Theology (is) for Girls: Anxious Adams

This is a sister blog entry. Be sure to check out Megan’s thoughts on the same topic here, as we blog together! Please comment your thoughts on both posts.  

Today’s blog is taken from Genesis 3. The fall of man and the effects on mankind. Read the story there. You’ll find a woman who–for just a moment–forgot that God was good and that she was created in His image. She wanted to be like God, to ‘know’ like God. But God had already deposited Himself in her…We are left with the in which God has graciously continued to be involved in the cleaning up.

I spent most of this week feeling anxious. Not for anything in particular, but hard for me to sift through all the same.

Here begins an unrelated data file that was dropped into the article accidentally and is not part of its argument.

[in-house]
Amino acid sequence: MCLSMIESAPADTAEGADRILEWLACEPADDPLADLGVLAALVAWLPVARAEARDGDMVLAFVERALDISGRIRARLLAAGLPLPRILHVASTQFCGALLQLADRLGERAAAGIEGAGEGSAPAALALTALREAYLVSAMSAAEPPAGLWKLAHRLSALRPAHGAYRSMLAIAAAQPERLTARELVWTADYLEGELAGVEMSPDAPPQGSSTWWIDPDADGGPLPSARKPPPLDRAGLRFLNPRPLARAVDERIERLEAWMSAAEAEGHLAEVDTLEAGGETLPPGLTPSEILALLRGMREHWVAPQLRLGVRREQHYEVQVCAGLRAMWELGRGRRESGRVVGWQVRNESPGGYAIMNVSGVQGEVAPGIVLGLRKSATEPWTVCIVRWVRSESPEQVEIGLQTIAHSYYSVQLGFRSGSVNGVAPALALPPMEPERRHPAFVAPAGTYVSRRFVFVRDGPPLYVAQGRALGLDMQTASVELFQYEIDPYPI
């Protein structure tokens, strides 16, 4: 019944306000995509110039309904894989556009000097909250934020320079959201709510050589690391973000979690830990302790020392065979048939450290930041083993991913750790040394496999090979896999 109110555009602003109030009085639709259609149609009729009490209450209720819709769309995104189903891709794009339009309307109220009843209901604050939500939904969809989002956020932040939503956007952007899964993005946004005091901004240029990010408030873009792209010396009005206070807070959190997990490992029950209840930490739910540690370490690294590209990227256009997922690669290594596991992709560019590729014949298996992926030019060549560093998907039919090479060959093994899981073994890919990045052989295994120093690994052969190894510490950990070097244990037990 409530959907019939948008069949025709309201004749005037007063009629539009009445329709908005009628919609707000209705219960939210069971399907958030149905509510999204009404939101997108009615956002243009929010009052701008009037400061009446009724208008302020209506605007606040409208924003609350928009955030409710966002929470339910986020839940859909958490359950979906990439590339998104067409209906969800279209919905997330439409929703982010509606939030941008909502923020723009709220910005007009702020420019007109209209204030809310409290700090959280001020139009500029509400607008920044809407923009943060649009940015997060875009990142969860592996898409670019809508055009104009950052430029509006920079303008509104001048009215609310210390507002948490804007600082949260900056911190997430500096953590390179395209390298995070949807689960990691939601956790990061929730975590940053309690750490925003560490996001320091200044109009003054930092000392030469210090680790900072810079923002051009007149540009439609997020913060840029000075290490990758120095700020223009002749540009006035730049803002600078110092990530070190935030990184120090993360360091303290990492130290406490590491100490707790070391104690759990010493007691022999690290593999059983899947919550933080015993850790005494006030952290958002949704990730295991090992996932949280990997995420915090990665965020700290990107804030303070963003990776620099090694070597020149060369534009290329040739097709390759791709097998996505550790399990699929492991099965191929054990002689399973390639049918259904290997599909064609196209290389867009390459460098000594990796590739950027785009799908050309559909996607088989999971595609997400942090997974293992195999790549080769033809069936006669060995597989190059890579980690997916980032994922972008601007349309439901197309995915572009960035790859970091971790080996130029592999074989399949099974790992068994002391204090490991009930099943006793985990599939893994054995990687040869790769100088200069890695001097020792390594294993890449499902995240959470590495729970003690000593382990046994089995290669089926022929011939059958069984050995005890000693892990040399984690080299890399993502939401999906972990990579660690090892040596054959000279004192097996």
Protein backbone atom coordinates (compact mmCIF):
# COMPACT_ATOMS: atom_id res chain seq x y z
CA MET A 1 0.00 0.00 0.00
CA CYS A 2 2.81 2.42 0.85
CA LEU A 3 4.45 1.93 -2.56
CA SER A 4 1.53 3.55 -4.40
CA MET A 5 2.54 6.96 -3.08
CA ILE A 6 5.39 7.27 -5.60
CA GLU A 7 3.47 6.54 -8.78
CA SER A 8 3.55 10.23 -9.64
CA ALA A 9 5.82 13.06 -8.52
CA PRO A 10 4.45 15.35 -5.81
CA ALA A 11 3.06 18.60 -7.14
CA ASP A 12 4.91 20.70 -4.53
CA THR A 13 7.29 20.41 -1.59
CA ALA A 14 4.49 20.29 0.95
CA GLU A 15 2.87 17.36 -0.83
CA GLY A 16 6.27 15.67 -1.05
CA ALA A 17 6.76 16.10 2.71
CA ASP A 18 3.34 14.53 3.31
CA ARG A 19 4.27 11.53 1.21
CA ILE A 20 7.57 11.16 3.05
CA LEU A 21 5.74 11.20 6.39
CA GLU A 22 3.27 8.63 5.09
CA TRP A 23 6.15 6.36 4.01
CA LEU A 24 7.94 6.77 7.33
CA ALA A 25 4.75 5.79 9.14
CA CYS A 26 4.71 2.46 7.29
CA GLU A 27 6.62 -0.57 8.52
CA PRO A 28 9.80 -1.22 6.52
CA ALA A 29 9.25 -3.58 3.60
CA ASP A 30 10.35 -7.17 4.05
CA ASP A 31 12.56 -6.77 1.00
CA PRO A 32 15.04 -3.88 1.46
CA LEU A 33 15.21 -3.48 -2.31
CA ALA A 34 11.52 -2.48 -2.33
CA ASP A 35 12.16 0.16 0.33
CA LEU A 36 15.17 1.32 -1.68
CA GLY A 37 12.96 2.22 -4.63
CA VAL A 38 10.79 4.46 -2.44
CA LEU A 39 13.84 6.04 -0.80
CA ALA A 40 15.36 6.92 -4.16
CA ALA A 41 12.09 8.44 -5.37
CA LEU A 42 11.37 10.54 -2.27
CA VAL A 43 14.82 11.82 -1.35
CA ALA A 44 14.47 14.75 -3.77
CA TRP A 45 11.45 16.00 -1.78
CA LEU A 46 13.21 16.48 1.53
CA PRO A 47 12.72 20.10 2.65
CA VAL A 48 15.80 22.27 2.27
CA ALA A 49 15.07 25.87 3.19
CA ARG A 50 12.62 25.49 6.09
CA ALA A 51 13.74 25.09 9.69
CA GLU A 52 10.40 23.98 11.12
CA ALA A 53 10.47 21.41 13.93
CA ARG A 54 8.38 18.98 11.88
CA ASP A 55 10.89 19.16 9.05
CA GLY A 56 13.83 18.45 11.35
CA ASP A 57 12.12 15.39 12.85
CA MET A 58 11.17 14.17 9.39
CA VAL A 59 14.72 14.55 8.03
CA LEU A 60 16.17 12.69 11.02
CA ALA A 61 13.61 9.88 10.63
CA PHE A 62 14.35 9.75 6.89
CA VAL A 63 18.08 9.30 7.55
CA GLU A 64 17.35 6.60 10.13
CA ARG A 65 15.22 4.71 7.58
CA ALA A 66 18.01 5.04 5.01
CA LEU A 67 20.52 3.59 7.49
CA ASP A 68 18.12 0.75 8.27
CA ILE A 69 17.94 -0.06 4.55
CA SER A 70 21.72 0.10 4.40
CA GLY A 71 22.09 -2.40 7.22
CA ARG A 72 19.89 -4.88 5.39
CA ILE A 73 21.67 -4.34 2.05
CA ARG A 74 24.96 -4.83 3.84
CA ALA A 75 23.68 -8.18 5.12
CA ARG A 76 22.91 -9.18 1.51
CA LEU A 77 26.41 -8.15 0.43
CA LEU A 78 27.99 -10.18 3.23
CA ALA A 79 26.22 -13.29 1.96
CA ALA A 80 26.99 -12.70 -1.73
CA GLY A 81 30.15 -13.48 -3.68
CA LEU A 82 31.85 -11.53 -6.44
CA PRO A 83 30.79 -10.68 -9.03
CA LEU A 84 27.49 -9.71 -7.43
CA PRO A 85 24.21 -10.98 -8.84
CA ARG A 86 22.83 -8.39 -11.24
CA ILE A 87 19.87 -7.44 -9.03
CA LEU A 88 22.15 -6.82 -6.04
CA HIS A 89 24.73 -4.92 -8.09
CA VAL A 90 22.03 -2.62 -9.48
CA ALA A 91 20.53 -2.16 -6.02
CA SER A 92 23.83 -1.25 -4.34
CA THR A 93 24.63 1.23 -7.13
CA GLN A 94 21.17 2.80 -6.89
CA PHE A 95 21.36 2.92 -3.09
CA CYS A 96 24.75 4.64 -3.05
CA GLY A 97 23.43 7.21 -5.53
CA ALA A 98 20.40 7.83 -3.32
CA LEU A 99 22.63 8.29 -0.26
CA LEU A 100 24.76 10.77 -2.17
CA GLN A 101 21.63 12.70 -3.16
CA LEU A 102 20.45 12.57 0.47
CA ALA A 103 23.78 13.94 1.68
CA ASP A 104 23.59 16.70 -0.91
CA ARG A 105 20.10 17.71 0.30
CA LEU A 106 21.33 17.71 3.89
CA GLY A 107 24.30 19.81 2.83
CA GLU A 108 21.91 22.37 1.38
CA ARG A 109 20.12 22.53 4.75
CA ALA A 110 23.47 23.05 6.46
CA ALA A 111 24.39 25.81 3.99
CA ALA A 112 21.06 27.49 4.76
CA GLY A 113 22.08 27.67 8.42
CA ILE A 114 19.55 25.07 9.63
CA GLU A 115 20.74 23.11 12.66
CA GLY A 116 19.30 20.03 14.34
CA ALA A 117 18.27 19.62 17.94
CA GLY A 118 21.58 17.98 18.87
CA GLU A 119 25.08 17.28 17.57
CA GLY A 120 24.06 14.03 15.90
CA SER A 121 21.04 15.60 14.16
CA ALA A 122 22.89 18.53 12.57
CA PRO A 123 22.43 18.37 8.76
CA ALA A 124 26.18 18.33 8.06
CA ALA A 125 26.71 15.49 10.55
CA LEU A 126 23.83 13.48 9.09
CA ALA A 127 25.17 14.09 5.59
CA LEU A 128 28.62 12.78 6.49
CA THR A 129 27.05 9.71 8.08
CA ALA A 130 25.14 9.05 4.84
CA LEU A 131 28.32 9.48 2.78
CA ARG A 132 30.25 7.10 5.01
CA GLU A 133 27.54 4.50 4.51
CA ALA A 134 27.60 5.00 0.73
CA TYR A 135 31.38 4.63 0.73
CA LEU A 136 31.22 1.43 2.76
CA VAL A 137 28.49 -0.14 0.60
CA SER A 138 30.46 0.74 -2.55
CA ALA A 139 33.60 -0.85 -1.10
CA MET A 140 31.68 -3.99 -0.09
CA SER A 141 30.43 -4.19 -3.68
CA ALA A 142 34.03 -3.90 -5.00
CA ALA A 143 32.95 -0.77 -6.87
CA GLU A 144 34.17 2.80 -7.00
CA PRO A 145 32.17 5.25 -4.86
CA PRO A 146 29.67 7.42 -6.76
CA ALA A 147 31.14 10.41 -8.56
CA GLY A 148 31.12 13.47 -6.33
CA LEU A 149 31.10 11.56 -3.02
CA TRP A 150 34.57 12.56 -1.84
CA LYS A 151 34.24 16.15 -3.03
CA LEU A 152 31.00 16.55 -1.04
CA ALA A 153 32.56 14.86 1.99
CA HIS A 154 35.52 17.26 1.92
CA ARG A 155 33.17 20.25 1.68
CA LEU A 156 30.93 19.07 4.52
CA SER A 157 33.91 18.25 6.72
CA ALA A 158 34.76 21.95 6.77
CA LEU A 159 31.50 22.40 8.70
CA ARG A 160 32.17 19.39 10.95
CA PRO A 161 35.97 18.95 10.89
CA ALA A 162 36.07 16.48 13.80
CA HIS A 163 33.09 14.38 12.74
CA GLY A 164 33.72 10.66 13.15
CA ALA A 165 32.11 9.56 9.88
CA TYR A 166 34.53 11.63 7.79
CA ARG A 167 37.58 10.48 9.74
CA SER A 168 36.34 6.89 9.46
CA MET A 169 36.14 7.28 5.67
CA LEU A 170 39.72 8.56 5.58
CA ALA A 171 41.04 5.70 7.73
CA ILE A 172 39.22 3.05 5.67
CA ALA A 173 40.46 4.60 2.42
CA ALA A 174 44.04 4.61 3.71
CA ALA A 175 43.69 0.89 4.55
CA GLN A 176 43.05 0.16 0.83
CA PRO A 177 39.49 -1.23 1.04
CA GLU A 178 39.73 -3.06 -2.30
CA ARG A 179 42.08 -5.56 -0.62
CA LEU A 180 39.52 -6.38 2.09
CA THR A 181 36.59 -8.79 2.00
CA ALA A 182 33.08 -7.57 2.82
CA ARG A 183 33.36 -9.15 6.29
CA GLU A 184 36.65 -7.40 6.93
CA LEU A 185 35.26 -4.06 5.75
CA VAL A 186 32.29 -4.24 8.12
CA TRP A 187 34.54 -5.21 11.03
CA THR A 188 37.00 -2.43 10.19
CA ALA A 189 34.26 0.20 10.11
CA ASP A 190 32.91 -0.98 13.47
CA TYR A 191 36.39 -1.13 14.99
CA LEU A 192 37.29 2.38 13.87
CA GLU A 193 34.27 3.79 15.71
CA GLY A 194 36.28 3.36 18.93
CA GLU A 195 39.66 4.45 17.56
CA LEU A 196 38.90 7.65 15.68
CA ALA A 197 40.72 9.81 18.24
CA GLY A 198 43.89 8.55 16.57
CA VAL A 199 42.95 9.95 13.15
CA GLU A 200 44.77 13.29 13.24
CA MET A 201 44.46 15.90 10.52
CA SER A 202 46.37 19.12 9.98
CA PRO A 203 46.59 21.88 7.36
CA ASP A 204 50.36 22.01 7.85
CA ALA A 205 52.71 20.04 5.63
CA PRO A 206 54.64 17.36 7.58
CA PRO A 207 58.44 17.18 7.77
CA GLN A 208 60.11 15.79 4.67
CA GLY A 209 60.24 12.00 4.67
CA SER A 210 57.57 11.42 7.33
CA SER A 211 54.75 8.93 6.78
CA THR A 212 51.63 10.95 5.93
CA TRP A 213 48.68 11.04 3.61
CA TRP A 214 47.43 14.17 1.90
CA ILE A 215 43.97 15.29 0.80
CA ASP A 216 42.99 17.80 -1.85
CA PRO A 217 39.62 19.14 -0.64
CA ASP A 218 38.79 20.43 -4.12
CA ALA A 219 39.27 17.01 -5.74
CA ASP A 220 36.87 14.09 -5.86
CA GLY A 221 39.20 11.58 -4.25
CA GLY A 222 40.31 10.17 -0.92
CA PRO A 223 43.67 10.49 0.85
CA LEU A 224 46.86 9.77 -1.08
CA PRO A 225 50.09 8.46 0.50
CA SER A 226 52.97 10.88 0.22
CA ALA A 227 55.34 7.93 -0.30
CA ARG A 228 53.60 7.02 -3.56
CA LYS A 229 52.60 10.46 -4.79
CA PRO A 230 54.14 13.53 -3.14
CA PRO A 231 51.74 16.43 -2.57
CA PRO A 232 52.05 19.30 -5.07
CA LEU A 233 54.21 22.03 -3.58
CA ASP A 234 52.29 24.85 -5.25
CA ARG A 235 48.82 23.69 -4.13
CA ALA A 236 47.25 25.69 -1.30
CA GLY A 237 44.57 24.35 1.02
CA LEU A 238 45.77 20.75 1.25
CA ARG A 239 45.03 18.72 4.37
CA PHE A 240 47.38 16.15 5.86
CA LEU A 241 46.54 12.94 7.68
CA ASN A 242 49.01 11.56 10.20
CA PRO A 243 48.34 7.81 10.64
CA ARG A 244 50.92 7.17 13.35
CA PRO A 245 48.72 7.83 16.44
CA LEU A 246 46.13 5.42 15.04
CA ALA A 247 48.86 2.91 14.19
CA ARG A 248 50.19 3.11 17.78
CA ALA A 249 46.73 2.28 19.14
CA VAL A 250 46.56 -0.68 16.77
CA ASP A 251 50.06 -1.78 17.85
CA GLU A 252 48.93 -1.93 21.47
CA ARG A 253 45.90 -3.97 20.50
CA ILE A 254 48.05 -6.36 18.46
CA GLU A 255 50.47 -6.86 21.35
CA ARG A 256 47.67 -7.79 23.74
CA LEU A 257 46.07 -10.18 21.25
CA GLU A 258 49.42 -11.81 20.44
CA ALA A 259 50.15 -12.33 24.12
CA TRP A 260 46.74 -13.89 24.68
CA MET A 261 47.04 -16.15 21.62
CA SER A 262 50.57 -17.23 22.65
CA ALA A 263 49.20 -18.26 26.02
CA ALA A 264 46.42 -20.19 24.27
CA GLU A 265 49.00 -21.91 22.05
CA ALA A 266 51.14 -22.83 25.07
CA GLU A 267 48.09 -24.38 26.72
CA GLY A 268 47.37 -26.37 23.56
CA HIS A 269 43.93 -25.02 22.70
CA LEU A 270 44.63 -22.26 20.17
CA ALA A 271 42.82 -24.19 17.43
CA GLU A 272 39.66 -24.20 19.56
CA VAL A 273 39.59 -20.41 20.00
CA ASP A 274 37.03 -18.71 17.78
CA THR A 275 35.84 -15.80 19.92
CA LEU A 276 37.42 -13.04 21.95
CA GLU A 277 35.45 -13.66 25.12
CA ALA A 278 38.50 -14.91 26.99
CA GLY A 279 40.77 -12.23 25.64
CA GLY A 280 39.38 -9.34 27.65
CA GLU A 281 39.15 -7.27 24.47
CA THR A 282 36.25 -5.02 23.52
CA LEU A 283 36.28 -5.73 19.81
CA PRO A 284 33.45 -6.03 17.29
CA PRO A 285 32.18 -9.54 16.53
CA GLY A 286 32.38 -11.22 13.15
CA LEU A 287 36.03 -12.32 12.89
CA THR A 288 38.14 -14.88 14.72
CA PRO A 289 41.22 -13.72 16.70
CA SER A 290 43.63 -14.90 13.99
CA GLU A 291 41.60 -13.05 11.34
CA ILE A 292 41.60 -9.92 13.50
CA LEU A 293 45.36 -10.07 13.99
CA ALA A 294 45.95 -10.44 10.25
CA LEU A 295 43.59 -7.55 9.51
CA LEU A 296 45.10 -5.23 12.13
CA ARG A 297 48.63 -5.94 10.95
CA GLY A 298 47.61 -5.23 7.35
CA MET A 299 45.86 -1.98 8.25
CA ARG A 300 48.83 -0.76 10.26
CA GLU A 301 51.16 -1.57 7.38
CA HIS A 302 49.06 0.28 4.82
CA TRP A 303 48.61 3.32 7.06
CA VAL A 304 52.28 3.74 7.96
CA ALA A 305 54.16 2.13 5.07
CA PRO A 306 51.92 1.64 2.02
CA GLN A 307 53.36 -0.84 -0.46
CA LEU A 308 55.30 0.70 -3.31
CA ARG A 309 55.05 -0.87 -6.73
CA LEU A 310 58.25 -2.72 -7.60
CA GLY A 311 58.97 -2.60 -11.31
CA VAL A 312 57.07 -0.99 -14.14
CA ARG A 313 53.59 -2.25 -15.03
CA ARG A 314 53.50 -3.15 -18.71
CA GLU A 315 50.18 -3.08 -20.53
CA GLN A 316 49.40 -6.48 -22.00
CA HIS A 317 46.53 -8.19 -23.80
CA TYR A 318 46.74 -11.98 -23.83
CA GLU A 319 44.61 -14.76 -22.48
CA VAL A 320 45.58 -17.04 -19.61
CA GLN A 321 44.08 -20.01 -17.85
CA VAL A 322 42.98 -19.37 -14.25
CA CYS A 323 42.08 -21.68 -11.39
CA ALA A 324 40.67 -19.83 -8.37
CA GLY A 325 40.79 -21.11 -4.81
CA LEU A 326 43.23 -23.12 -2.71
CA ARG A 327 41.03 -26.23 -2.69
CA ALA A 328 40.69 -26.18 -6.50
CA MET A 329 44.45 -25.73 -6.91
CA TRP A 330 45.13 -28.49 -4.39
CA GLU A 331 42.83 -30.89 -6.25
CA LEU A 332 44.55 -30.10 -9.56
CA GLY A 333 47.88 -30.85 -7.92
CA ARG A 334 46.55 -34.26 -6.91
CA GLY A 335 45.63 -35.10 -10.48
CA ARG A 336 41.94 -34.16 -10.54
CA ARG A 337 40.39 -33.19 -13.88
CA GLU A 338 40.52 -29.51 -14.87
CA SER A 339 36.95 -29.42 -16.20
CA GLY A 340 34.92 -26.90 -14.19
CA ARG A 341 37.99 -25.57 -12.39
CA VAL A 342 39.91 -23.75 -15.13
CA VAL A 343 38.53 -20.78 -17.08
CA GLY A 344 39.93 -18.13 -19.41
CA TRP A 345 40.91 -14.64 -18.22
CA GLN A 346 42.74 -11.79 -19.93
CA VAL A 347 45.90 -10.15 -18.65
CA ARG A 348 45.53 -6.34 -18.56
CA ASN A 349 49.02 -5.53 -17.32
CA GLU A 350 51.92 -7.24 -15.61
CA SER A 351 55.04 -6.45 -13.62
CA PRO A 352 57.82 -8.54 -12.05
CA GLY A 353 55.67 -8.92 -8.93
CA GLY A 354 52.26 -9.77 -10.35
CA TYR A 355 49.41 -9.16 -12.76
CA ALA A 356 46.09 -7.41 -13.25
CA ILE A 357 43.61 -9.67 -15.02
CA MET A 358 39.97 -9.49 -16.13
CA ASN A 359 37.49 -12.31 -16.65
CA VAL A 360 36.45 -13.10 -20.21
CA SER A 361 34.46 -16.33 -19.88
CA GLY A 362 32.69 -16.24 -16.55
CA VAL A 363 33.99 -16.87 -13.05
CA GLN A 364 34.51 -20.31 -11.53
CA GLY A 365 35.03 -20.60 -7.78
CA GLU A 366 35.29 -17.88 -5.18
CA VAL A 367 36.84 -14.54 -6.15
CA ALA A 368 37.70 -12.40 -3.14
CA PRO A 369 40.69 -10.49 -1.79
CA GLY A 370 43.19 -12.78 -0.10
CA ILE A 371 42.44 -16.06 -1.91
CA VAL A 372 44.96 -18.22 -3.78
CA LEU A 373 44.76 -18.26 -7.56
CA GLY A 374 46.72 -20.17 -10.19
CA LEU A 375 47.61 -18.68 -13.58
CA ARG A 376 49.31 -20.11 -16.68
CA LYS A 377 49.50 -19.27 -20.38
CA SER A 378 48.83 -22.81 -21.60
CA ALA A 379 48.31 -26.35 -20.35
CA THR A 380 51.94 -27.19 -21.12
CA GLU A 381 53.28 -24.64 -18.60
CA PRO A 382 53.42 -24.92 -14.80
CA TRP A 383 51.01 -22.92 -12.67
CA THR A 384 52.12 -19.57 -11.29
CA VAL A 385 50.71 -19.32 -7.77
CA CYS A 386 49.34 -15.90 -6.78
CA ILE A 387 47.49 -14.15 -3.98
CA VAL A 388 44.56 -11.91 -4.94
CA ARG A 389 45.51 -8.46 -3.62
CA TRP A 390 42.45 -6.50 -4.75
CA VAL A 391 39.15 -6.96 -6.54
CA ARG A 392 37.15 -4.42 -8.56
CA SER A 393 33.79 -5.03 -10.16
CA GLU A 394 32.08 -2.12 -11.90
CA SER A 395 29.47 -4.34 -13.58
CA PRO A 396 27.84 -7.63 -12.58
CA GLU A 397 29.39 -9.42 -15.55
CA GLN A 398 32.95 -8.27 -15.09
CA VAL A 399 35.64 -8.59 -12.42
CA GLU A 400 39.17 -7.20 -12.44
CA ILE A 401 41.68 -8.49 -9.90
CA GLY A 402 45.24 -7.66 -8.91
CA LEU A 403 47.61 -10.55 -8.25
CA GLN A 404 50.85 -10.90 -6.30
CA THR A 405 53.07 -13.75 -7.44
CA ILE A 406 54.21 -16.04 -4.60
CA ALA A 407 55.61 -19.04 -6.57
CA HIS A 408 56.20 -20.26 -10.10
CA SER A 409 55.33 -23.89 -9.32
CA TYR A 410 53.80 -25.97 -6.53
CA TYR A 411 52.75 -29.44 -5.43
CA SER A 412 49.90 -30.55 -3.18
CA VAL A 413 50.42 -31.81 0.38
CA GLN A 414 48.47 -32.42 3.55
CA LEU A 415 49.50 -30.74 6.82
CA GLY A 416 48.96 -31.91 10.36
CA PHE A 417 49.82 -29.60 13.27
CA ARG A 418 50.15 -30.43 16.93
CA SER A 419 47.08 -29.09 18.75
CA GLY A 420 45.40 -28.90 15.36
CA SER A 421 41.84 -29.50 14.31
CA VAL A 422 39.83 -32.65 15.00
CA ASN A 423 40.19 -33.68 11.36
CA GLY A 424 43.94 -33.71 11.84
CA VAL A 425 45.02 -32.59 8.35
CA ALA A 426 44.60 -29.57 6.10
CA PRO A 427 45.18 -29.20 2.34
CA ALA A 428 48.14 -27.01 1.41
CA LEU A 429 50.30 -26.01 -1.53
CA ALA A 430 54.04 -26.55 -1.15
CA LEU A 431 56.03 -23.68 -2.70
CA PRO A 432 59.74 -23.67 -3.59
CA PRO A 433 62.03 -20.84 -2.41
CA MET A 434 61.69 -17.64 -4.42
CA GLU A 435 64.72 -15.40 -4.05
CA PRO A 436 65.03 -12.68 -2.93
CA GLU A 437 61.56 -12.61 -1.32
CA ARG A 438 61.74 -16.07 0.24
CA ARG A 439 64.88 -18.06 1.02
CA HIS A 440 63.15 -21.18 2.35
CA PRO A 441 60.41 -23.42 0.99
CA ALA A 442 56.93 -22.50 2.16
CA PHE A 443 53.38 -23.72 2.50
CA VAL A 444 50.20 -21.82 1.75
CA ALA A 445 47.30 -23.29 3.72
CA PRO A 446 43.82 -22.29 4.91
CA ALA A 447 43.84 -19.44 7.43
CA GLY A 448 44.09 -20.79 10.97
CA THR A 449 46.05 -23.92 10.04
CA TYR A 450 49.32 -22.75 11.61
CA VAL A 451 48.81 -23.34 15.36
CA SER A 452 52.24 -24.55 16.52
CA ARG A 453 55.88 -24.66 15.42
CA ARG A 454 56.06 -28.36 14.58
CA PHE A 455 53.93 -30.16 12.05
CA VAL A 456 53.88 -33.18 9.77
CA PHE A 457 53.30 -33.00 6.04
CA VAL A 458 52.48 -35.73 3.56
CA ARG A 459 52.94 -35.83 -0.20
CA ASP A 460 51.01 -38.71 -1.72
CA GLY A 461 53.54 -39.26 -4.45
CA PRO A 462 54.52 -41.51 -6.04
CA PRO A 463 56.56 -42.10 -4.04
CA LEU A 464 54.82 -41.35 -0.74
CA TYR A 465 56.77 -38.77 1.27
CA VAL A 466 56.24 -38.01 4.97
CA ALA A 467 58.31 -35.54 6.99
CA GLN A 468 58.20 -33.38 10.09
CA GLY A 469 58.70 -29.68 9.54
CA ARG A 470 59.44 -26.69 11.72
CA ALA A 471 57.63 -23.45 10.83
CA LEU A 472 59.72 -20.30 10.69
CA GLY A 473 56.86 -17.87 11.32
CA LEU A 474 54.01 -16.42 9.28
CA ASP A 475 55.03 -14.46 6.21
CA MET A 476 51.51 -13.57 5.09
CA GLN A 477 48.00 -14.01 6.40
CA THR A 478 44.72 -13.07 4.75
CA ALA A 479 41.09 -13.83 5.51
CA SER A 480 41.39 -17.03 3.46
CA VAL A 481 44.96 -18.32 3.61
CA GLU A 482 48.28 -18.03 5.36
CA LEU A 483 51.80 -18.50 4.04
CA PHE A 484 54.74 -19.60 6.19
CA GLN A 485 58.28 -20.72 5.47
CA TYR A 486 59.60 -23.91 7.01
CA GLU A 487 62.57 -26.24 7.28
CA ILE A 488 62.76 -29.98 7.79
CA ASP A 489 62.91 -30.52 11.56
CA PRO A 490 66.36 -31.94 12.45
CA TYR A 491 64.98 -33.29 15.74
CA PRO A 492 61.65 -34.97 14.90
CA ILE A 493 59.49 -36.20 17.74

– I felt anxious because I wasn’t  in class this six weeks and I feared I’d forget routine.
– I was anxious for busy schedules and lazy feet.
– Anxious because my creative outlets have been few lately.
– Anxious as I read the news about a young man who murdered his parents. Sad as I imagined how they felt at the hands of their son.
– Anxious that every errand I ran yesterday found me in line twice as long as I was in the aisles.
– Anxious at the grocery store, when I noticed a man in every aisle I was, looking on the very same shelves as me…without a cart or basket in hand…following me and my daughter until a store manager escorted us to our car.
– Anxious as I received another rejection letter and knew that it was time to lay the first manuscript aside.
Sometimes, it feels as if this world is working against me. Time is not necessarily my friend. There are more things to do during the day than my energy allows to accomplish. There are bad people out there that I can’t ignore. There are many others with far greater gifts than I.